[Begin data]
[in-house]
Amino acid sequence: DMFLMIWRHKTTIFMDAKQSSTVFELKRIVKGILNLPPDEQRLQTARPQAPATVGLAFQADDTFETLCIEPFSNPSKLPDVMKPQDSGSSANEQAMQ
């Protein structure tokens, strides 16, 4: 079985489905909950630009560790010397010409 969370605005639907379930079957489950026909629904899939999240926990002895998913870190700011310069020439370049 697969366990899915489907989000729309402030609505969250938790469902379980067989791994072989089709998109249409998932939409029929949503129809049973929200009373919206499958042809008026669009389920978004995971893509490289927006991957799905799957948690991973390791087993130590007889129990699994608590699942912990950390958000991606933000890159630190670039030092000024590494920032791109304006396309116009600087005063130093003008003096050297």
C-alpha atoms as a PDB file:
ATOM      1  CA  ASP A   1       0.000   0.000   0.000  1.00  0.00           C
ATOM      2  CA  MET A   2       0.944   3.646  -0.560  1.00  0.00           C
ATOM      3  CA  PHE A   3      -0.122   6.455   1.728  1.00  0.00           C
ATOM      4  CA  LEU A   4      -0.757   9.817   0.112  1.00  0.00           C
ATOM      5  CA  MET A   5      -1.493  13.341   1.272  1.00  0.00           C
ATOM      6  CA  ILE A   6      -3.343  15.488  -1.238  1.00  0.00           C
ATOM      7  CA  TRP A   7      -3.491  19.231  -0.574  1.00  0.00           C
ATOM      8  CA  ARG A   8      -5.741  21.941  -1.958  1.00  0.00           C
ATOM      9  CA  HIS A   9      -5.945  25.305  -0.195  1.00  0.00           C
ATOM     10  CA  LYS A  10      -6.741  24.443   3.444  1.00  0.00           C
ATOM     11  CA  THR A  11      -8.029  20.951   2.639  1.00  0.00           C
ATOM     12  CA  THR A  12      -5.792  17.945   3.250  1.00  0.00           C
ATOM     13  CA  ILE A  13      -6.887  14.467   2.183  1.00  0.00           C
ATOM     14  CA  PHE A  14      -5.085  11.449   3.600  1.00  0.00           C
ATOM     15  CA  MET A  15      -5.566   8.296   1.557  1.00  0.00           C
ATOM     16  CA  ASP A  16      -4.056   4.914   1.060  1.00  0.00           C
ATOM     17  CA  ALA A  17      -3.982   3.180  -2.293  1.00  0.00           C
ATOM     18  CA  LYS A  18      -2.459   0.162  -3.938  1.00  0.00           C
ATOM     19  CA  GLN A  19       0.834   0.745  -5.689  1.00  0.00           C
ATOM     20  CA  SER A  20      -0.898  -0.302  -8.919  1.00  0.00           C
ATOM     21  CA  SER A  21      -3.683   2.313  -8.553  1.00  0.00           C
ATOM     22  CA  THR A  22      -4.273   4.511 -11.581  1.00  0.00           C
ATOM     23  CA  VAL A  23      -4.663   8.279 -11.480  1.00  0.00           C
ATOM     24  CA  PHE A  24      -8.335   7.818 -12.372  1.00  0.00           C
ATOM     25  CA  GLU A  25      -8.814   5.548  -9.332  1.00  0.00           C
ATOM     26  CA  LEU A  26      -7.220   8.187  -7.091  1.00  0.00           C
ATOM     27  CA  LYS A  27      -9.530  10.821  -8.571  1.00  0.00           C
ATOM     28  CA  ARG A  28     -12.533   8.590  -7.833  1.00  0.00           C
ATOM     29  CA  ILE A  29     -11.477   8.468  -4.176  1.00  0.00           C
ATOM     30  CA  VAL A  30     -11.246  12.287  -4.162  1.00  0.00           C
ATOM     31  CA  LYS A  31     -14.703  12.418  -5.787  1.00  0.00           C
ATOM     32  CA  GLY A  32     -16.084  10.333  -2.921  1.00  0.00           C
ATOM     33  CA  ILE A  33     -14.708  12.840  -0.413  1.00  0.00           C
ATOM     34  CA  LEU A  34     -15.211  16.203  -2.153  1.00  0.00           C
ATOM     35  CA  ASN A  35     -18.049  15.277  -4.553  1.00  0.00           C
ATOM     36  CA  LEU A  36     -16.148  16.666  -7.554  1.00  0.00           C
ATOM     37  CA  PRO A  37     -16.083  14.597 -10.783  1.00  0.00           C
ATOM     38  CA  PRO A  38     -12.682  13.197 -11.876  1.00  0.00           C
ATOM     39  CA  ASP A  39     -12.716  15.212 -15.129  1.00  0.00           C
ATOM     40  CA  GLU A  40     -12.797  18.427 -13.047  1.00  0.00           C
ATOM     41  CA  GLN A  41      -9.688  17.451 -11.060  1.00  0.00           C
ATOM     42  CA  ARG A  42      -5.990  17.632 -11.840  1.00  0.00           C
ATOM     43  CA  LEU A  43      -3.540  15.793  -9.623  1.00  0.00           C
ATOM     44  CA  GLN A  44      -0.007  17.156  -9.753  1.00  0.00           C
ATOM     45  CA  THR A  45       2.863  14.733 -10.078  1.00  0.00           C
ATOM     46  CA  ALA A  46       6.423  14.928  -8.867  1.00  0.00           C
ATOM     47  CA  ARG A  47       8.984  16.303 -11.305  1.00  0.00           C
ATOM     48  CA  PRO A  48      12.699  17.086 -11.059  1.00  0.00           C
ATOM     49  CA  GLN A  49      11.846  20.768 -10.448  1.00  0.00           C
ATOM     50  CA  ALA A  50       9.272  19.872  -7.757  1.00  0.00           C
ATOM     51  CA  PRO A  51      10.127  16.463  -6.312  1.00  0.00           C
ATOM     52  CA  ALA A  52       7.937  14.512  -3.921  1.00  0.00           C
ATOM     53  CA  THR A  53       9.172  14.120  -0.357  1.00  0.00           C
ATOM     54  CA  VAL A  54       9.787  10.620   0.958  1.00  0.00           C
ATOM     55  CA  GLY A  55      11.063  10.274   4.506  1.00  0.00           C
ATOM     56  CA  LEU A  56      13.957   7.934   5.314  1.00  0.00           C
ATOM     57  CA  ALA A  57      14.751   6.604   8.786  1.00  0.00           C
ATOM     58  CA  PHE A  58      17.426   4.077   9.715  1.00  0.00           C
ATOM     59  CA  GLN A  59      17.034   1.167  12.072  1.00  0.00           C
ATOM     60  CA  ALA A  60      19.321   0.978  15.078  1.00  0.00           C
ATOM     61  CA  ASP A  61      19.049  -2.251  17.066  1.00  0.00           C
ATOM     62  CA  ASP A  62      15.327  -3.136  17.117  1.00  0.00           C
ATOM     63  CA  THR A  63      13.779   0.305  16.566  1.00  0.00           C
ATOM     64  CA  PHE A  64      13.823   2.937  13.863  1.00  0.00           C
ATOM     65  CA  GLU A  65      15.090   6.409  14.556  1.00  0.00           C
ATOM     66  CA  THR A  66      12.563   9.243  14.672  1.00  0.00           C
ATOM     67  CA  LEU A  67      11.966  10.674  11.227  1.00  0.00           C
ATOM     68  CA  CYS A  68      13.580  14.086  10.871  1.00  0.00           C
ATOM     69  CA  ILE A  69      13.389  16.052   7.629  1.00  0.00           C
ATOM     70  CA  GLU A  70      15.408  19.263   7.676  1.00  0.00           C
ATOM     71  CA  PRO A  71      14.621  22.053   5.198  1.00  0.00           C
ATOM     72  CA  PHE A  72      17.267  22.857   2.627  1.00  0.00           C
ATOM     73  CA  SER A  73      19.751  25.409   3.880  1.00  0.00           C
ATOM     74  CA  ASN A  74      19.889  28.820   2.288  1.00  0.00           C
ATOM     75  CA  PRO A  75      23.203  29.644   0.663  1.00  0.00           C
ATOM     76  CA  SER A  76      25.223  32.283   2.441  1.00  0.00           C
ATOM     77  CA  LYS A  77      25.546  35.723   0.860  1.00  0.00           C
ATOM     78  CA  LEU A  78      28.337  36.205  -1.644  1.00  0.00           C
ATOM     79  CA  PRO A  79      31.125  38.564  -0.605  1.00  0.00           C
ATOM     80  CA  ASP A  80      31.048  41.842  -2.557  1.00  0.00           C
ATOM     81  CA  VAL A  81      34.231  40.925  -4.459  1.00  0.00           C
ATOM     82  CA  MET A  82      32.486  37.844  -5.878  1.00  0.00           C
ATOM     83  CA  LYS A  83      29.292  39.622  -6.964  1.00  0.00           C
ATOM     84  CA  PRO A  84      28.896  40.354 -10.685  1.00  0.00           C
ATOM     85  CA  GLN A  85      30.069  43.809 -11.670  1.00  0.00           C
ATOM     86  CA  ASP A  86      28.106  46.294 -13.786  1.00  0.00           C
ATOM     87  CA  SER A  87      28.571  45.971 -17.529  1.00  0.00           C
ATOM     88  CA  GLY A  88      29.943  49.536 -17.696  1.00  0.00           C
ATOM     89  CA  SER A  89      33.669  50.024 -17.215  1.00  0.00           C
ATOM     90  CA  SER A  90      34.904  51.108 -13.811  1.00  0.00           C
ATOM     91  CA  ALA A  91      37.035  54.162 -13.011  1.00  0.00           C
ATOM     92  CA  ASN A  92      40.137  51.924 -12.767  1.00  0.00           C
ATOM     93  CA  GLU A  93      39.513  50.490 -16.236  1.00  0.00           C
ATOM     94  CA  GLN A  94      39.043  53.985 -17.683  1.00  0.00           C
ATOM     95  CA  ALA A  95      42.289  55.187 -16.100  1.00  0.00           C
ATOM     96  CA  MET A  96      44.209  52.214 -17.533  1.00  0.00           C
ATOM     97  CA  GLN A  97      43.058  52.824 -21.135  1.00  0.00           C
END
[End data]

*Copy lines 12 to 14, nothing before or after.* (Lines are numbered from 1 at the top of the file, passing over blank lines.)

ATOM      8  CA  ARG A   8      -5.741  21.941  -1.958  1.00  0.00           C
ATOM      9  CA  HIS A   9      -5.945  25.305  -0.195  1.00  0.00           C
ATOM     10  CA  LYS A  10      -6.741  24.443   3.444  1.00  0.00           C